My First Art Opening

The painting continues...time is moving quickly these days...

Sunday, October 10, 2010

Cable Towers

Here is the finished painting of the cable car towers.
The most trouble that I seemed to have with it is getting my signature to look right, which it still doesn't.
I have been concerned that my John Hancock looks a little sloppy and may need to invest in a very small brush. Some say that an artist should sign on the wet painting, which is difficult to do. I sure looks to me like others paint a signature onto dry paint.
It felt good to work on this. It was a rainy Sunday morning and it was great
to just listen to music, paint and daydream.

Thursday, October 7, 2010

William Wray

I can across William Wray's work in a comic book store of all places. This is probably because he worked (works?) in the comic/cartoon industry.
He has a style that I really admire and I get inspiration from his work.
William works in oil paint and has a great loose technique, augmenting a potentially banal scene with color and light.
Check out his blog to learn more...

This cityscape has a wonderfully dark feel to it. To me, it looks like a labyrinth's edge, or a fortress wall. Beyond is a bridge to something light. The glow of the refelected low sun in the valley of the street adds incredible depth to this piece.

William lives in Southern California and much of his artwork uses imagery from the gritty urban landscapes around him.
Here, he embelishes a funky old carport and uses power poles and yellow curb to frame the scene. I like that he is not afraid to work the dark, shady areas and takes vantage points where he is looking towards the light source . Notice the detail of the car at the left side, with it's red tail lights. Cool.

Monday, October 4, 2010

Marysville Paintings on Display

I finally got the Marysville paintings up on display at a local cafe.
The Eclectic Kitchen (4936 NE Fremont) was nice enough to allow me to nail up the five paintings.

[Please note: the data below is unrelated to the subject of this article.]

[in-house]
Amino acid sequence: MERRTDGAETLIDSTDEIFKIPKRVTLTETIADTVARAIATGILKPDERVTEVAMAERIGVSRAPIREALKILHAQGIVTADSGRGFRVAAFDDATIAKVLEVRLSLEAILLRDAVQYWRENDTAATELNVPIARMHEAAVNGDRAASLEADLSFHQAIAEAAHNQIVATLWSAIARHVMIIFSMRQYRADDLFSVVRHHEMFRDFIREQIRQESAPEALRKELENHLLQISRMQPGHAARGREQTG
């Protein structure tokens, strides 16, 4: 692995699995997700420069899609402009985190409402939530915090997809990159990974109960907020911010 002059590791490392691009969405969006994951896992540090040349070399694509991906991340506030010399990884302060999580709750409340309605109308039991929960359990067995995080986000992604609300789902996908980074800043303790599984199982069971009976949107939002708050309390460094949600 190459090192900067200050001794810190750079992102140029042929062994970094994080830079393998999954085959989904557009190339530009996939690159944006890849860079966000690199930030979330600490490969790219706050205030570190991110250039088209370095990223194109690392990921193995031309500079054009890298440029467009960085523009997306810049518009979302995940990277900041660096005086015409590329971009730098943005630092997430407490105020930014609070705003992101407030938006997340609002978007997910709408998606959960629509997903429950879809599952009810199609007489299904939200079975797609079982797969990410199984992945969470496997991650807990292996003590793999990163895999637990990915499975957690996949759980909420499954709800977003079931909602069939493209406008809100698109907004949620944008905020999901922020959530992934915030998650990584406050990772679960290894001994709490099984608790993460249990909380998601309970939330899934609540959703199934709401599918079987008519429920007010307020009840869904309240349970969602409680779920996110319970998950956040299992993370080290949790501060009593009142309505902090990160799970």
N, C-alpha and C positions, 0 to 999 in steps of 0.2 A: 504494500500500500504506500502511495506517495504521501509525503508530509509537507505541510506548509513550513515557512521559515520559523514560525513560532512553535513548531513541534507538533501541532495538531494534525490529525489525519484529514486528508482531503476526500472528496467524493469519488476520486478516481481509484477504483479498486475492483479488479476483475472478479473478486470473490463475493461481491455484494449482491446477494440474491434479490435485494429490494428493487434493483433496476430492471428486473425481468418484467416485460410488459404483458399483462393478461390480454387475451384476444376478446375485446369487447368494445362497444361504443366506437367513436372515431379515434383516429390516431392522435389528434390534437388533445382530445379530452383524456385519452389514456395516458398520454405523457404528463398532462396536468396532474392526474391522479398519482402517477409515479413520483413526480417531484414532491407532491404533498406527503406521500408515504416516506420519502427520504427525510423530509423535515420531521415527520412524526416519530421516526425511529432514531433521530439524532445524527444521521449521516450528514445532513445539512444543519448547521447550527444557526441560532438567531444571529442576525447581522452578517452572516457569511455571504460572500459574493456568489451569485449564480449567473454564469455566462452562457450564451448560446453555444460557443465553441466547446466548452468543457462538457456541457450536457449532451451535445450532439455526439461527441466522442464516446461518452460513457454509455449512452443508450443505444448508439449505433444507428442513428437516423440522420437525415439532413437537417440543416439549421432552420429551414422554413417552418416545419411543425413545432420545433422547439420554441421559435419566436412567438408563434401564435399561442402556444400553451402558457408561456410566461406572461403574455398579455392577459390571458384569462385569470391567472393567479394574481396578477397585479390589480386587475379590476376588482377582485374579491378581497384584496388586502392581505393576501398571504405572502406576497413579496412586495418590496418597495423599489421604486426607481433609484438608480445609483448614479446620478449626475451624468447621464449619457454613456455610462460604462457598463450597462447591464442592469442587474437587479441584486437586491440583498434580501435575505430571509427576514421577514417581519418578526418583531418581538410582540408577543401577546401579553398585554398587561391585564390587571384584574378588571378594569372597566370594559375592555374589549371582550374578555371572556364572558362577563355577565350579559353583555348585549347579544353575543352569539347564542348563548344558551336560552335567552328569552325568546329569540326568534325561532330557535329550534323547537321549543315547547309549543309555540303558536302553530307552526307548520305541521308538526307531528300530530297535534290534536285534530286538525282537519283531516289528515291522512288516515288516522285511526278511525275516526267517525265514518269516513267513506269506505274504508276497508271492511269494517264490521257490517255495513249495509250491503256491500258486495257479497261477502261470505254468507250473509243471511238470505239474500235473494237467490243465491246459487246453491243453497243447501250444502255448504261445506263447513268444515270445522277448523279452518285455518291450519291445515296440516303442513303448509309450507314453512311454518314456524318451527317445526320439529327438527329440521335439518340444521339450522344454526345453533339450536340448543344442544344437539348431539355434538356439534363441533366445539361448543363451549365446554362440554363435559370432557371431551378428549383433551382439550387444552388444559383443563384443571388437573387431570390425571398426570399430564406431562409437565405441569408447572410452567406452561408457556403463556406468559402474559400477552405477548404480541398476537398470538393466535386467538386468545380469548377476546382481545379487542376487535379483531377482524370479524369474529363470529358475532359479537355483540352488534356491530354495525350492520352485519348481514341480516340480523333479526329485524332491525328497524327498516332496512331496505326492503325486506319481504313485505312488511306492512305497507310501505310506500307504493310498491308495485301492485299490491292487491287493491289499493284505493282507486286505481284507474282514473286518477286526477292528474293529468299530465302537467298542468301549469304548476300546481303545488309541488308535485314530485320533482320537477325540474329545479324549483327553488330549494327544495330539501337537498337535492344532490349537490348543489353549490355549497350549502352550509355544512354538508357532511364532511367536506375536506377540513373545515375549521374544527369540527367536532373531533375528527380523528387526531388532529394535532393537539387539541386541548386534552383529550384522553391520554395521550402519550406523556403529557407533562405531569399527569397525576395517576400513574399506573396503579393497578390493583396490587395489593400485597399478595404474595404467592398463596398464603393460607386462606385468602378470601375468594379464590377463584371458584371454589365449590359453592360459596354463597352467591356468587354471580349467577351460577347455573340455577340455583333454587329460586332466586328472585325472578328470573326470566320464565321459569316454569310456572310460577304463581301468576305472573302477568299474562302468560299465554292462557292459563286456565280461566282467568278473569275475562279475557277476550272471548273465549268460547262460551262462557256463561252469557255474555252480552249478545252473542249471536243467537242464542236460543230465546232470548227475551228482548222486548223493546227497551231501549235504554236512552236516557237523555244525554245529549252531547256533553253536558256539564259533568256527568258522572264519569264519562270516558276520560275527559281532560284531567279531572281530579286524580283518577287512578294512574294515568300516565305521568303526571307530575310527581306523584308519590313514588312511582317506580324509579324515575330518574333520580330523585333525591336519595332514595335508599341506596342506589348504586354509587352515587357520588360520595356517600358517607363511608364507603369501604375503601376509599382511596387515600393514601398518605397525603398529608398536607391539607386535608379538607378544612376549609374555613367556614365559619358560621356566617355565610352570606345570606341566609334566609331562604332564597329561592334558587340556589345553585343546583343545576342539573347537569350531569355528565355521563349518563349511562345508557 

Please stop but, have a coffee and one of their tasty pastries and have a look at the art.
The space is great for displaying art and the lighting is very good. This will be a nice home for these paintings for a few months.

Sunday, October 3, 2010


After finishing the Morrison Bridge painting, I decided that I needed to simplify what I am doing. The Marysville paintings have a quality of light and subject that are working for me. I am interested in the bits an pieces of urban life. These are the places and things that we miss while going about our busy lives.
I am interested in the layering that is happening here. The power cables are an interesting middle ground, which make for a framework for the rest of the image.
The sense of solid and void, light and dark are compelling. We will see if this works in the final run, but I am feeling good about it.
My hope is to create paintings that someone can recognize but also see as an abstract composition.
I was thinking about doing a large version of this, but wanted to start something.

child art

It is great to watch children make art. They are so loose with the way they express themselves and it can be very refreshing to see what they come up with.
Here, Aidan and Natasha draw with chalk on our old concrete driveway walls. They have very different "styles" if you could call it that. Natasha was doing a dance of some kind, swinging the chalk in her hand and grazing the wall with short strokes, making the line drawing that you see. It has an abstract impressionism vibe. She used at least three different colors and seemed vary deliberate as to where she marked the concrete canvas.
Aidan's drawing has a cave painting, primitive feel to it. He is trying to show movement of the characters along the curve. As you can see, he wanted to make sure that everyone knows that this was his handiwork.
We took them to the art museum this afternoon. Aidan is always saying that art is boring or he will say "I could make that" while looking at some of the drawings. "You should do that then" I said to him. Natasha, on the other hand, seems to enjoy the museum.
I envy both their ability to work quickly and not over-think what they are making. They inspire me.